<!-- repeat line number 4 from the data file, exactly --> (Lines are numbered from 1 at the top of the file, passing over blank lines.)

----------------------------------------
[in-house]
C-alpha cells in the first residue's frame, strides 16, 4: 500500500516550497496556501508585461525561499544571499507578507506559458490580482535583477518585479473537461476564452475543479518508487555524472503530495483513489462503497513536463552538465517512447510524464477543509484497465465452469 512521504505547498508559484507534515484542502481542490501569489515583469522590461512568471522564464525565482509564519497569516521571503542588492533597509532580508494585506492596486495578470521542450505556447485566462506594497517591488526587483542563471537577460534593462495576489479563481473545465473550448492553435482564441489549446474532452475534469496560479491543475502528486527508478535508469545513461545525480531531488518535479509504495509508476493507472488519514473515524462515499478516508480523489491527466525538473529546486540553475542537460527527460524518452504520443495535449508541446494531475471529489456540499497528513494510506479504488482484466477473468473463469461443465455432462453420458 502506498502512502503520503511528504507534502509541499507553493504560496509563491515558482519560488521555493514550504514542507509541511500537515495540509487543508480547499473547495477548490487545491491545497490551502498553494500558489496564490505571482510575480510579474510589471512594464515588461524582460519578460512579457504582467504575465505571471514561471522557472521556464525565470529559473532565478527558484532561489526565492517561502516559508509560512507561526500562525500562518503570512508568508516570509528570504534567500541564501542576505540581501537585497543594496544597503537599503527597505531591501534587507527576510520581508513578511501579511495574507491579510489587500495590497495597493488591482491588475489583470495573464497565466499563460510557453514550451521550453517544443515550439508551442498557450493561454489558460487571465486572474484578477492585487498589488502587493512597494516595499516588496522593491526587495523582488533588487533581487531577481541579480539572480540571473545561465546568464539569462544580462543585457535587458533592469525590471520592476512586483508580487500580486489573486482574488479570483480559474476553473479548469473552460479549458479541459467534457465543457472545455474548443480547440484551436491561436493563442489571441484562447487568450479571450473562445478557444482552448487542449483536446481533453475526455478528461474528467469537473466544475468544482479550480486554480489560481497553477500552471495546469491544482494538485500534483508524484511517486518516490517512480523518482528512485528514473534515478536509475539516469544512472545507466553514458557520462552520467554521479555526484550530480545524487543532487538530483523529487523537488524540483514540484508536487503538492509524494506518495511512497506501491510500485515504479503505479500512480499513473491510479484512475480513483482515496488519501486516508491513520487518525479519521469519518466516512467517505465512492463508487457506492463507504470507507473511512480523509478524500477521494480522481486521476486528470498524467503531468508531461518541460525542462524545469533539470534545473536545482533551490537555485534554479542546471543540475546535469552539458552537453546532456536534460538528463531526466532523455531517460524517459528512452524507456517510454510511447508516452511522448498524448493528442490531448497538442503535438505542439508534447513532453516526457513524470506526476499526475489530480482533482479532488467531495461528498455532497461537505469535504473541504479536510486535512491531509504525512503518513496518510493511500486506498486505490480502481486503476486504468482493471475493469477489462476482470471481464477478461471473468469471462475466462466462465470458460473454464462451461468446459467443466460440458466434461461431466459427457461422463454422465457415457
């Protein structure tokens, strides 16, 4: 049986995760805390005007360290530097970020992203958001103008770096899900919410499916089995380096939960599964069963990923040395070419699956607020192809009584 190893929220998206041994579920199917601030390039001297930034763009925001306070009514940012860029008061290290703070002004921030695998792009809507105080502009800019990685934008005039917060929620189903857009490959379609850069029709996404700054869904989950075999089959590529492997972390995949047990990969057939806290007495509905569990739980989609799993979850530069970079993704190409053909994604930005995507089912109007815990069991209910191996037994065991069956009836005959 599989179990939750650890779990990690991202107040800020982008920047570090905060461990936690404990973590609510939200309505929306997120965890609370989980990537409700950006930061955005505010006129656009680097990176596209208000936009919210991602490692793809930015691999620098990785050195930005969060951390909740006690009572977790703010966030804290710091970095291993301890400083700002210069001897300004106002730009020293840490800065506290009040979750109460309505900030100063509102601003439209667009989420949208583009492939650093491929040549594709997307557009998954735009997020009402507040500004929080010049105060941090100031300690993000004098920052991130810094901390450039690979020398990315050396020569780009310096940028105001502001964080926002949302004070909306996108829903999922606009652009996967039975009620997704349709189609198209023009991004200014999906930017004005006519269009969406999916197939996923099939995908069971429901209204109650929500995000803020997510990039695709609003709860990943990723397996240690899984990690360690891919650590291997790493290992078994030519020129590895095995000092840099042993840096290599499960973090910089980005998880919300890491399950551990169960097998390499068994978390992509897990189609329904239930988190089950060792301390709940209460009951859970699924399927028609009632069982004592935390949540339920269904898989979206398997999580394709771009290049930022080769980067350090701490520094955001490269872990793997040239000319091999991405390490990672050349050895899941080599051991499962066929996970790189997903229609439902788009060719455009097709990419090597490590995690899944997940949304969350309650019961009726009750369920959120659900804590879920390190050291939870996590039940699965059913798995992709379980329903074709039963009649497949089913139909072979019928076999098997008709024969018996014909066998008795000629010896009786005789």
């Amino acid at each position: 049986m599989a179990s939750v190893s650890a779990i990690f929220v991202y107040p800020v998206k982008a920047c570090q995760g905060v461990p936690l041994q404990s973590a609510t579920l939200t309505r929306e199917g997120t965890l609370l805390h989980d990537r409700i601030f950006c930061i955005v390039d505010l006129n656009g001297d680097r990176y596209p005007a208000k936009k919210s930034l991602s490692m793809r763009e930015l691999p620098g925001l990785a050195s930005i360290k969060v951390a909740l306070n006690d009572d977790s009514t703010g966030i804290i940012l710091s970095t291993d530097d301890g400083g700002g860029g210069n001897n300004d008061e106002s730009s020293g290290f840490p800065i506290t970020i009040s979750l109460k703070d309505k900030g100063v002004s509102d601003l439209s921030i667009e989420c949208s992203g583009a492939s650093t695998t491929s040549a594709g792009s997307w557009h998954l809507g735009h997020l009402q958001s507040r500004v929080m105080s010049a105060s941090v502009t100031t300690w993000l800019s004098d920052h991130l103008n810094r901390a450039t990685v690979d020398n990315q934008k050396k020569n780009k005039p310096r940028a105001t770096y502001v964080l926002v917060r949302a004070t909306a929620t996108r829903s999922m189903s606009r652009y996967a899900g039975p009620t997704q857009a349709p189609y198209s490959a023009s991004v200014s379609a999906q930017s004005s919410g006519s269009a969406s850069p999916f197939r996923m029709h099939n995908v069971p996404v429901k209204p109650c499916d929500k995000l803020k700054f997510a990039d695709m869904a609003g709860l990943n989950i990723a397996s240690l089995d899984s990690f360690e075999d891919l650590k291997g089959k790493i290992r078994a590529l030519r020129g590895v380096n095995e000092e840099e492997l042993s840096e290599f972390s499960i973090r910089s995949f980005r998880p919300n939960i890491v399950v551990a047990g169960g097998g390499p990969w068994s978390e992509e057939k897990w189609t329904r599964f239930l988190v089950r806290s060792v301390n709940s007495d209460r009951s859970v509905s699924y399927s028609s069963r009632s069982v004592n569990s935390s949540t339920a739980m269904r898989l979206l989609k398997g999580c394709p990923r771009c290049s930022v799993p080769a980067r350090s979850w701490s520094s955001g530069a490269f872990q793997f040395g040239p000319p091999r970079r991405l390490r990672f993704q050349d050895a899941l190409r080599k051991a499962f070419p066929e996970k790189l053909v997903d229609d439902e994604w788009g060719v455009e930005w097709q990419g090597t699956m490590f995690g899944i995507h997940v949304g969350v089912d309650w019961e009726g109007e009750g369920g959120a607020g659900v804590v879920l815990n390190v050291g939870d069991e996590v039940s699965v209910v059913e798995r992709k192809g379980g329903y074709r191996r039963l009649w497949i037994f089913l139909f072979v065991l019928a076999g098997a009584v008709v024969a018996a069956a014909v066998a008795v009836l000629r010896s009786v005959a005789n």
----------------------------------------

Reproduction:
């Amino acid at each position: 049986m599989a179990s939750v190893s650890a779990i990690f929220v991202y107040p800020v998206k982008a920047c570090q995760g905060v461990p936690l041994q404990s973590a609510t579920l939200t309505r929306e199917g997120t965890l609370l805390h989980d990537r409700i601030f950006c930061i955005v390039d505010l006129n656009g001297d680097r990176y596209p005007a208000k936009k919210s930034l991602s490692m793809r763009e930015l691999p620098g925001l990785a050195s930005i360290k969060v951390a909740l306070n006690d009572d977790s009514t703010g966030i804290i940012l710091s970095t291993d530097d301890g400083g700002g860029g210069n001897n300004d008061e106002s730009s020293g290290f840490p800065i506290t970020i009040s979750l109460k703070d309505k900030g100063v002004s509102d601003l439209s921030i667009e989420c949208s992203g583009a492939s650093t695998t491929s040549a594709g792009s997307w557009h998954l809507g735009h997020l009402q958001s507040r500004v929080m105080s010049a105060s941090v502009t100031t300690w993000l800019s004098d920052h991130l103008n810094r901390a450039t990685v690979d020398n990315q934008k050396k020569n780009k005039p310096r940028a105001t770096y502001v964080l926002v917060r949302a004070t909306a929620t996108r829903s999922m189903s606009r652009y996967a899900g039975p009620t997704q857009a349709p189609y198209s490959a023009s991004v200014s379609a999906q930017s004005s919410g006519s269009a969406s850069p999916f197939r996923m029709h099939n995908v069971p996404v429901k209204p109650c499916d929500k995000l803020k700054f997510a990039d695709m869904a609003g709860l990943n989950i990723a397996s240690l089995d899984s990690f360690e075999d891919l650590k291997g089959k790493i290992r078994a590529l030519r020129g590895v380096n095995e000092e840099e492997l042993s840096e290599f972390s499960i973090r910089s995949f980005r998880p919300n939960i890491v399950v551990a047990g169960g097998g390499p990969w068994s978390e992509e057939k897990w189609t329904r599964f239930l988190v089950r806290s060792v301390n709940s007495d209460r009951s859970v509905s699924y399927s028609s069963r009632s069982v004592n569990s935390s949540t339920a739980m269904r898989l979206l989609k398997g999580c394709p990923r771009c290049s930022v799993p080769a980067r350090s979850w701490s520094s955001g530069a490269f872990q793997f040395g040239p000319p091999r970079r991405l390490r990672f993704q050349d050895a899941l190409r080599k051991a499962f070419p066929e996970k790189l053909v997903d229609d439902e994604w788009g060719v455009e930005w097709q990419g090597t699956m490590f995690g899944i995507h997940v949304g969350v089912d309650w019961e009726g109007e009750g369920g959120a607020g659900v804590v879920l815990n390190v050291g939870d069991e996590v039940s699965v209910v059913e798995r992709k192809g379980g329903y074709r191996r039963l009649w497949i037994f089913l139909f072979v065991l019928a076999g098997a009584v008709v024969a018996a069956a014909v066998a008795v009836l000629r010896s009786v005959a005789n």